The Effects of Trees on Human Health 

Want to increase longevity?  Consider planting trees.

Set the apple down. The tree might be able to ward off the doctor.  Trees provide shade for sidewalks, absorb air pollution, reduce noise pollution from vehicles, and are simply beautiful to look at. Furthermore, trees benefit the environment because they remove carbon from the atmosphere, which warms the climate. 

The benefits of all that flora add up in terms of health.  According to a recent Portland, Oregon, research, fewer deaths occurred in neighborhoods where an organization had planted more trees.  The United States Forest Service researchers’ paper contributes to the growing body of studies on the advantages of living near greenery for health.  Its conclusions essentially suggest that legislators plant more trees. 

The study’s lead author, Geoffrey Donovan of the Forest Service, stated that urban trees “should be treated as an essential part of our public health infrastructure” and that it was published in the December 2022 issue of Environment International. 

Trees, after all, have a great deal of significance in our lives. The most evident is that trees help create oxygen for us to breathe and store carbon dioxide to keep our environment safe. However, research indicates that trees also have other significant advantages. 

The most well-studied benefit of nature exposure is that it appears to help reduce stress, rumination, and anxiety. Much of the study has taken place in the forests.  In a recent study, following a 15-minute walk through an urban or forest setting, 585 young adult Japanese participants commented on their moods. About twelve participants strolled through each of the 52 distinct locations of the woodlands and urban centers across the nation. When compared to walking in an urban environment, all of the participants who were walking in a forest reported feeling more vigorous and experiencing less anxiety, aggression, exhaustion, bewilderment, and depression symptoms.  For those who were already more nervous, the effects were significantly more pronounced when in urban settings.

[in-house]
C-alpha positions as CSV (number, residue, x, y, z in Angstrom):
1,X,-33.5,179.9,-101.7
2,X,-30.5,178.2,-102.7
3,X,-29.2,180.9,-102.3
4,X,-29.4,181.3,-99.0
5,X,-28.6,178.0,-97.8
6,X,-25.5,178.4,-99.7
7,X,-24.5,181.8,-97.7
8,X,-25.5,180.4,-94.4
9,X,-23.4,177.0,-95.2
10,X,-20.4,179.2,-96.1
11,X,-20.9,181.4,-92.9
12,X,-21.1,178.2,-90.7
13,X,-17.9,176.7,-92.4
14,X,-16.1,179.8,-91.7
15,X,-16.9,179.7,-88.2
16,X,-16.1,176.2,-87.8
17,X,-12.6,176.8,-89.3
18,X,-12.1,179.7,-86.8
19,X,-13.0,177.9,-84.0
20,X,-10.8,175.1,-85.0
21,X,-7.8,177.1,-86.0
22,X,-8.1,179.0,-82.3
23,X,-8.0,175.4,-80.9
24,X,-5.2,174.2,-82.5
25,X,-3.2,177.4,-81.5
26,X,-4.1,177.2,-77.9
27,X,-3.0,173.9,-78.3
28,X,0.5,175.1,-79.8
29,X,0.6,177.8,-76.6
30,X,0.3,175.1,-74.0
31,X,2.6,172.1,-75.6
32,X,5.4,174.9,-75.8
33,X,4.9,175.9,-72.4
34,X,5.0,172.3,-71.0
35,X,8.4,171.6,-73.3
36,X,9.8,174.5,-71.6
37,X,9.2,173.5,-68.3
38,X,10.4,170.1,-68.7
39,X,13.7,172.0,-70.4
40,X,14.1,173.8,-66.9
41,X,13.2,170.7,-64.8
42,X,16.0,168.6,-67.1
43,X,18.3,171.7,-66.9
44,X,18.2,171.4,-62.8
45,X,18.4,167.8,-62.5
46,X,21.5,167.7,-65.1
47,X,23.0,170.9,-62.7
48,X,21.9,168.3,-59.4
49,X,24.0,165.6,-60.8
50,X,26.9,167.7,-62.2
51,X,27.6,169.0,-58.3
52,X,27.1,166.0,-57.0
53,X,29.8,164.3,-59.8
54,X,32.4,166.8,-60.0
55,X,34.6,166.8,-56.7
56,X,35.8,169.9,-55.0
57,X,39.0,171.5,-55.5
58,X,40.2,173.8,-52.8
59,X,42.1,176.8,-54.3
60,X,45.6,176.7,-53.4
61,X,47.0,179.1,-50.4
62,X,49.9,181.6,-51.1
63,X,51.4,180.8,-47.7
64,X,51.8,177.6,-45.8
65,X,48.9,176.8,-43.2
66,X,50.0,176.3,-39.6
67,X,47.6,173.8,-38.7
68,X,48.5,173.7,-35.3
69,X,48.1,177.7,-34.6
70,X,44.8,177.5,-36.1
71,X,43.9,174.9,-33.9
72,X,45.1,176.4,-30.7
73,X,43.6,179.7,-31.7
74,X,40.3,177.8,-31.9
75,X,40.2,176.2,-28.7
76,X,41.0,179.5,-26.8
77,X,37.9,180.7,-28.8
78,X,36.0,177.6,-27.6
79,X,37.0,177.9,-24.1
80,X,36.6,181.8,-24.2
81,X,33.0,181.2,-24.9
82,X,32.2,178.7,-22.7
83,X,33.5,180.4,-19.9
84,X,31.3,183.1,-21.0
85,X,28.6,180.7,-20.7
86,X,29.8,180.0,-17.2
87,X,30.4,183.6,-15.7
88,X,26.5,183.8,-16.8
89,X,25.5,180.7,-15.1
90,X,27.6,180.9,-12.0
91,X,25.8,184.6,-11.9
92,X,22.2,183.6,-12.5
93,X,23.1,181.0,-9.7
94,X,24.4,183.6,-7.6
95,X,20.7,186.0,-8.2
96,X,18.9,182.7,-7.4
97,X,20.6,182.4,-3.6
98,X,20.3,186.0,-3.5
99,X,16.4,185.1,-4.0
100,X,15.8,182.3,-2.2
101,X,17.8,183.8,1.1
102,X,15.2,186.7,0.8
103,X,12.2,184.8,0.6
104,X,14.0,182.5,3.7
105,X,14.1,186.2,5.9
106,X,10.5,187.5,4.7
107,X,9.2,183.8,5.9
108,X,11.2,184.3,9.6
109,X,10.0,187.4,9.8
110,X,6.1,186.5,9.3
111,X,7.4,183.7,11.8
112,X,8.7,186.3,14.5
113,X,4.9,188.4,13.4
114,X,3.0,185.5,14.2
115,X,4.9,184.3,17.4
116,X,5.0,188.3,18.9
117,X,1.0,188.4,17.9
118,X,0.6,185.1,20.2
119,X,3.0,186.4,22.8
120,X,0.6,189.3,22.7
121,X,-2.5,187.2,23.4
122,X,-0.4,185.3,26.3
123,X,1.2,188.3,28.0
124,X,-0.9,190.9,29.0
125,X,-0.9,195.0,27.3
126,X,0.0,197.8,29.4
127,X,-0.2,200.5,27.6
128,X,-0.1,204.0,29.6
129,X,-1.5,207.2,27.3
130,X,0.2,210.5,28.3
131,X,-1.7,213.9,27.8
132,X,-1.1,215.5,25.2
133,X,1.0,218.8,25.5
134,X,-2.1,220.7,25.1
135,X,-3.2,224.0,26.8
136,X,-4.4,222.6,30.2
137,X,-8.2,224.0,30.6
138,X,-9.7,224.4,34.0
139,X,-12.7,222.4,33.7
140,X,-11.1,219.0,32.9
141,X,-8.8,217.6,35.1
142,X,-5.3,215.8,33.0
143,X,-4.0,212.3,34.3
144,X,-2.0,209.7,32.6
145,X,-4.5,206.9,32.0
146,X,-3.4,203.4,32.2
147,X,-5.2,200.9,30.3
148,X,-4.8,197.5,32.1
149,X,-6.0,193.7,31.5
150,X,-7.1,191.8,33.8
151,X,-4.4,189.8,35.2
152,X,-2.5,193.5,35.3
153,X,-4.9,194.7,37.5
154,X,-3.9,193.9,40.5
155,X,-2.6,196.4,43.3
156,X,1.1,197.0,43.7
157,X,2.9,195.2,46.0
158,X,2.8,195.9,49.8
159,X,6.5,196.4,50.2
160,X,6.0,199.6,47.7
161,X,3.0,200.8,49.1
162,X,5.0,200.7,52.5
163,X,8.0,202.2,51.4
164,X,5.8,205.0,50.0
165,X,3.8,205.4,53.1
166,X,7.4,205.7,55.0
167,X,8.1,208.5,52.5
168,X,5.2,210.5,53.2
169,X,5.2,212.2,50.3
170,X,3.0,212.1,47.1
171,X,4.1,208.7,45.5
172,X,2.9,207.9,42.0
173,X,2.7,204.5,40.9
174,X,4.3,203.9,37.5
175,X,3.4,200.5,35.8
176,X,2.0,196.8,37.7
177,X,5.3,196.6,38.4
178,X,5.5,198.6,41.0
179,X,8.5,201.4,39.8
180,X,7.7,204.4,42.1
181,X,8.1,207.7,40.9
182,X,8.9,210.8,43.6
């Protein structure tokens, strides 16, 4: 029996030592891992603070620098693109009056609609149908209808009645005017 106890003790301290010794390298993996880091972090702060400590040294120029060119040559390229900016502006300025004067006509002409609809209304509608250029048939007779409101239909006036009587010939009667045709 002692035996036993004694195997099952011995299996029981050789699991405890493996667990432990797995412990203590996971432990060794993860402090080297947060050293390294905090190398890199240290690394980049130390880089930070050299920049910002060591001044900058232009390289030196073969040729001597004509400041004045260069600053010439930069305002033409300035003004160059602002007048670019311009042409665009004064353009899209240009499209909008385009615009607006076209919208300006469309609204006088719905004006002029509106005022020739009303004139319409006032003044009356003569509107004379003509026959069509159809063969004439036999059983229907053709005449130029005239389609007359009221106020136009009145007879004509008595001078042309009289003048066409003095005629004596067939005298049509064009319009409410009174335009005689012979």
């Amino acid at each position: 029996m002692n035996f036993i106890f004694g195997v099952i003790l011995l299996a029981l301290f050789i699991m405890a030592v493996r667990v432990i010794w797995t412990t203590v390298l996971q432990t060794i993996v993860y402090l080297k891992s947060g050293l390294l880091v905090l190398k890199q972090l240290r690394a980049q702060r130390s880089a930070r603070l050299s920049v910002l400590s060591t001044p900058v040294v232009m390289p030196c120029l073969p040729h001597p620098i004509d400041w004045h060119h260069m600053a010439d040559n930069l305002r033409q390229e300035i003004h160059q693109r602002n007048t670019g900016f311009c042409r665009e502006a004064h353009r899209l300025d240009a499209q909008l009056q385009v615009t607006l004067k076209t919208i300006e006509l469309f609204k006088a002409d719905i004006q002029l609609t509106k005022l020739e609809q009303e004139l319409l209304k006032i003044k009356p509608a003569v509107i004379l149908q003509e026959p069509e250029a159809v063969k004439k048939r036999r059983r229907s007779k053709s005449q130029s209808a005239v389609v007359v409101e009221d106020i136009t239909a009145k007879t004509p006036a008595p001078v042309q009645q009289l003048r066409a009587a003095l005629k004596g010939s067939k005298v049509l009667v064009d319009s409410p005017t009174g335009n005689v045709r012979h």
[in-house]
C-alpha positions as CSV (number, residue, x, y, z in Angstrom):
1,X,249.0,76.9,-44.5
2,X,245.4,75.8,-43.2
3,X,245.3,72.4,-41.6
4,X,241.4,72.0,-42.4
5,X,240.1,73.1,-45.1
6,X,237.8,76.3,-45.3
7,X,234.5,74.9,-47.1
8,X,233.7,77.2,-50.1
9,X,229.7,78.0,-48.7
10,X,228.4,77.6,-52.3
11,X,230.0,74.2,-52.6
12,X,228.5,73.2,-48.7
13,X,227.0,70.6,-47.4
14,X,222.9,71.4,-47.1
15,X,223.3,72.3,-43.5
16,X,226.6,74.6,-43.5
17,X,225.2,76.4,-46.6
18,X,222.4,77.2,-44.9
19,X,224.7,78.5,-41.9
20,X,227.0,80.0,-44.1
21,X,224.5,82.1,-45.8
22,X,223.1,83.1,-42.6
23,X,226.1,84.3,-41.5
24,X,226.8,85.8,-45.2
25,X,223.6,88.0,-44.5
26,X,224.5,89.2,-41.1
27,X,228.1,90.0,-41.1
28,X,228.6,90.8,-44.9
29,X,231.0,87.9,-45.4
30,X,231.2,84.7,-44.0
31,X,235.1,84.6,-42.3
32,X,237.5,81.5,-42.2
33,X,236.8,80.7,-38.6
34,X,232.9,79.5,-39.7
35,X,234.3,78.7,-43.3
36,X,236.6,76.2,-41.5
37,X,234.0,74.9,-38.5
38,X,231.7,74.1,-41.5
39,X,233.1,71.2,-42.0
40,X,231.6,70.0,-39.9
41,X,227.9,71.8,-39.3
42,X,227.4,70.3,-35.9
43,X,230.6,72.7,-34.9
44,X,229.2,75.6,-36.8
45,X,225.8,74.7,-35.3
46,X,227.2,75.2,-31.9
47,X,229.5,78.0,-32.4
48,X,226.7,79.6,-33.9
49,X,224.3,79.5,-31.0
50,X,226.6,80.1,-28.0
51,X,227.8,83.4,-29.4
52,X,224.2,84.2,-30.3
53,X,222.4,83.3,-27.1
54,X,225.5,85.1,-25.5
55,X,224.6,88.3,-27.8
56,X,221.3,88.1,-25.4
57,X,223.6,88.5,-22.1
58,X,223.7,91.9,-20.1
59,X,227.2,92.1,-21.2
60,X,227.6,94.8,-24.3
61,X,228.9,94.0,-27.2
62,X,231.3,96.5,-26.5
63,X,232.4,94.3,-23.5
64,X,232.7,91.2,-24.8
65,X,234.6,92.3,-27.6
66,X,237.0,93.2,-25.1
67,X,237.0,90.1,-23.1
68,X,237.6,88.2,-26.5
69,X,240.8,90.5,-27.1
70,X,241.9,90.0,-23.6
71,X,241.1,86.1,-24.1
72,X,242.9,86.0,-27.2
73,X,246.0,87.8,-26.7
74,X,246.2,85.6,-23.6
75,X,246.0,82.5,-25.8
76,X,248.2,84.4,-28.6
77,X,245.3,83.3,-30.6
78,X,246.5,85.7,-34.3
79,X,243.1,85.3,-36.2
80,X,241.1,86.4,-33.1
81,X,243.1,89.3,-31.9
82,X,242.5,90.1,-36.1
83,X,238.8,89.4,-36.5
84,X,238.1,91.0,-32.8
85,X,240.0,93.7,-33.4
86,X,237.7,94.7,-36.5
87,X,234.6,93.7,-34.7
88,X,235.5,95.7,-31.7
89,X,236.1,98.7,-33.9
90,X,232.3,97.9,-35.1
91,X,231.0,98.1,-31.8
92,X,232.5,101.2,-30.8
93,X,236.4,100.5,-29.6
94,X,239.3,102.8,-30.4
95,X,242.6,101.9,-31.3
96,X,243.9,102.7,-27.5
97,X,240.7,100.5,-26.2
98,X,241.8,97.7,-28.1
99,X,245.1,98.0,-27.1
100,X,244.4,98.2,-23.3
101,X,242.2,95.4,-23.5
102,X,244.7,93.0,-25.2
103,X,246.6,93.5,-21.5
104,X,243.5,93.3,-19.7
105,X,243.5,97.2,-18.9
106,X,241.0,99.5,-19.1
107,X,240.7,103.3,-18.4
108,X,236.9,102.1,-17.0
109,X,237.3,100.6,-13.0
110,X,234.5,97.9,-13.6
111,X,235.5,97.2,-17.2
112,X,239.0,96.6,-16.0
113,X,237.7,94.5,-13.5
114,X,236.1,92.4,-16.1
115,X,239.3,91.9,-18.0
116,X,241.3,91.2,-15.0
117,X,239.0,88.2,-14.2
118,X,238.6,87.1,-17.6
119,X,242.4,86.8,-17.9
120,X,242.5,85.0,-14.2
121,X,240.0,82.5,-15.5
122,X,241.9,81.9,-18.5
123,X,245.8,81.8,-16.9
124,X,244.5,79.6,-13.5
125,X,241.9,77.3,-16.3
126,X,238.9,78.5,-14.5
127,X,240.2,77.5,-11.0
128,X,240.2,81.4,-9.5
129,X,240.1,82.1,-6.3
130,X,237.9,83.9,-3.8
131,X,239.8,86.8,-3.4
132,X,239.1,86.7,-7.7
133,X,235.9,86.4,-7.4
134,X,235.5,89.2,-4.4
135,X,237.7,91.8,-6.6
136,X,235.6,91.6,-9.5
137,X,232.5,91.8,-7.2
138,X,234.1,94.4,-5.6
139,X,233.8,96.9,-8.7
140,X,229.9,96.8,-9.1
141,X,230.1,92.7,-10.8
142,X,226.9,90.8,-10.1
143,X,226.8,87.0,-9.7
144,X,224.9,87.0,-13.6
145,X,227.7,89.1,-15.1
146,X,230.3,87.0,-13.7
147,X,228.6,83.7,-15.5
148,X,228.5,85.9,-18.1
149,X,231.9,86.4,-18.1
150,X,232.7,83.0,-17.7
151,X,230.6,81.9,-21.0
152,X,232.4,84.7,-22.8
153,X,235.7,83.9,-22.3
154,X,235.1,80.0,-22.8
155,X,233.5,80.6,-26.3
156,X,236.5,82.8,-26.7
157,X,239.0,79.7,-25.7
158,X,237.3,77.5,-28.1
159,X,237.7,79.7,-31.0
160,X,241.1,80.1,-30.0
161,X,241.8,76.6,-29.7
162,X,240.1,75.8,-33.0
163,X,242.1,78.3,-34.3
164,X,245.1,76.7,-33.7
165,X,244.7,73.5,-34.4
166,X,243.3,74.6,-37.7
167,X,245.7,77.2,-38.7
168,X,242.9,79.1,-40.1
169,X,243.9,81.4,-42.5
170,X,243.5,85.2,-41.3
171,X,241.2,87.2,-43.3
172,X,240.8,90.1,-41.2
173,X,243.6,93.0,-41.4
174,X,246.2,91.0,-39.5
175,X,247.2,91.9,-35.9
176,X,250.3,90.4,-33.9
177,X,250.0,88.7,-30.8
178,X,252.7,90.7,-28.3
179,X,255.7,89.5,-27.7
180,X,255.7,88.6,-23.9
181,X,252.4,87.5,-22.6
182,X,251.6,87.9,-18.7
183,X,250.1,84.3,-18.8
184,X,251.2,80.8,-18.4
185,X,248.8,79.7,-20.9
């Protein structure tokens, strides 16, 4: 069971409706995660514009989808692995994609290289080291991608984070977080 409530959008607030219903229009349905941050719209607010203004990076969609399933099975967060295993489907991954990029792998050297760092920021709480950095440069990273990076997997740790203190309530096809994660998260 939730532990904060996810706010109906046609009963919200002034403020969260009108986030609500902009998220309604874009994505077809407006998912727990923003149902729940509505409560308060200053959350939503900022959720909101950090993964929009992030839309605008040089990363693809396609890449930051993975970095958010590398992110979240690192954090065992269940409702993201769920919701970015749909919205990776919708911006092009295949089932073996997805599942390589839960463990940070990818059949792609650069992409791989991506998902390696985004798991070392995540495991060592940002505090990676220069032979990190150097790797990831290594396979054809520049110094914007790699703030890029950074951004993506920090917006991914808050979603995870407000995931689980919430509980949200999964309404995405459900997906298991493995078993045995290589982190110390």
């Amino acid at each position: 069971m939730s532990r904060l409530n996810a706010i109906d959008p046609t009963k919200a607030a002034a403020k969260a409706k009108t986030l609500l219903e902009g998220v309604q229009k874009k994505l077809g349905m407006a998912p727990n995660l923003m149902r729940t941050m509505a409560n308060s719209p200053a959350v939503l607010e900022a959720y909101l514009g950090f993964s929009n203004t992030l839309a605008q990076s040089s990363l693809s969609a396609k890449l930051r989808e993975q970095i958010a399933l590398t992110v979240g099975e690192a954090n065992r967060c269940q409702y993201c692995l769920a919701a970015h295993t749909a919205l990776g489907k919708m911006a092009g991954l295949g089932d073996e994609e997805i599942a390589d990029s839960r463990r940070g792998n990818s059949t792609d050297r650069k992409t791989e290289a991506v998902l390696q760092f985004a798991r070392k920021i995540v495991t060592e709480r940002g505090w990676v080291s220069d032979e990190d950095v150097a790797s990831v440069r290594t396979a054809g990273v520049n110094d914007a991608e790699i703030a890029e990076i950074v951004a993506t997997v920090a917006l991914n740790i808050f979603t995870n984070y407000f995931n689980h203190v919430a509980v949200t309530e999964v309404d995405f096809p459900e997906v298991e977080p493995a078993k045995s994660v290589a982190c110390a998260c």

According to the authors, “walking through garden and tree forests has significant psychological benefits, and forest environments are expected to have very important roles in promoting mental health in the future.” In fact, a number of other studies indicate that intentionally spending time in the woods, or “forest bathing,” may help us cope with the pressures and demands of life. 

In a different study, participants from Poland looked at either an urban forest in winter or an unforested urban landscape for fifteen minutes. There was no other flora beneath the trees in the forest; thus, there was no greenery–the urban environment was made up of buildings and roads. The trees in the forest had straight trunks and no leaves because it was winter. The participants answered questionnaires on their feelings and moods both before and after. Compared to those who looked at the urban landscape, those who looked at a winter forest reported far improved moods, more positive emotions, more energy, and a larger sense of personal repair thereafter.  It’s possible that some of these advantages stem from the ways that trees and forests influence our brains. According to one study, those who live close to trees have stronger “amygdala integrity,” or a brain structure that can withstand stress. 

Short visits to forests appear to strengthen our immune systems, according to a study conducted by the Centers for Disease Control and Prevention. According to one study, visiting forests as opposed to cities was associated with lower levels of pro-inflammatory cytokines, granzyme B, and perforin expressions in elderly patients with chronic obstructive pulmonary disease. These findings are all linked to improved immune function. A previous study indicated that trees may boost immunity because of particular aromatic molecules they release, however, it’s unclear exactly why this would be the case.